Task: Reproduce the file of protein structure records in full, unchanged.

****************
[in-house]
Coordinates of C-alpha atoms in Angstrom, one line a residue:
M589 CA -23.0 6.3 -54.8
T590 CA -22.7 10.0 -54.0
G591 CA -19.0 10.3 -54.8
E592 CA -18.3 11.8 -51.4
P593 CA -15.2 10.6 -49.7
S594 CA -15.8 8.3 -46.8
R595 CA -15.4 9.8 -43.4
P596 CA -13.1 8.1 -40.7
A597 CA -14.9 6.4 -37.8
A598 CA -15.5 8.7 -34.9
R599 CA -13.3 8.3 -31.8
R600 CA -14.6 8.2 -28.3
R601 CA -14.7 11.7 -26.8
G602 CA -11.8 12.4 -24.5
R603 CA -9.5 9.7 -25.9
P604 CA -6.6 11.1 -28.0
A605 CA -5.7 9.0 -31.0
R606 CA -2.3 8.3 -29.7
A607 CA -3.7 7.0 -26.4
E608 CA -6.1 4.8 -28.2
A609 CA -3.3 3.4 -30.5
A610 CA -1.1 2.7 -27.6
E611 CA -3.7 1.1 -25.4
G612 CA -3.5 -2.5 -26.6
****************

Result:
[in-house]
Coordinates of C-alpha atoms in Angstrom, one line a residue:
M589 CA -23.0 6.3 -54.8
T590 CA -22.7 10.0 -54.0
G591 CA -19.0 10.3 -54.8
E592 CA -18.3 11.8 -51.4
P593 CA -15.2 10.6 -49.7
S594 CA -15.8 8.3 -46.8
R595 CA -15.4 9.8 -43.4
P596 CA -13.1 8.1 -40.7
A597 CA -14.9 6.4 -37.8
A598 CA -15.5 8.7 -34.9
R599 CA -13.3 8.3 -31.8
R600 CA -14.6 8.2 -28.3
R601 CA -14.7 11.7 -26.8
G602 CA -11.8 12.4 -24.5
R603 CA -9.5 9.7 -25.9
P604 CA -6.6 11.1 -28.0
A605 CA -5.7 9.0 -31.0
R606 CA -2.3 8.3 -29.7
A607 CA -3.7 7.0 -26.4
E608 CA -6.1 4.8 -28.2
A609 CA -3.3 3.4 -30.5
A610 CA -1.1 2.7 -27.6
E611 CA -3.7 1.1 -25.4
G612 CA -3.5 -2.5 -26.6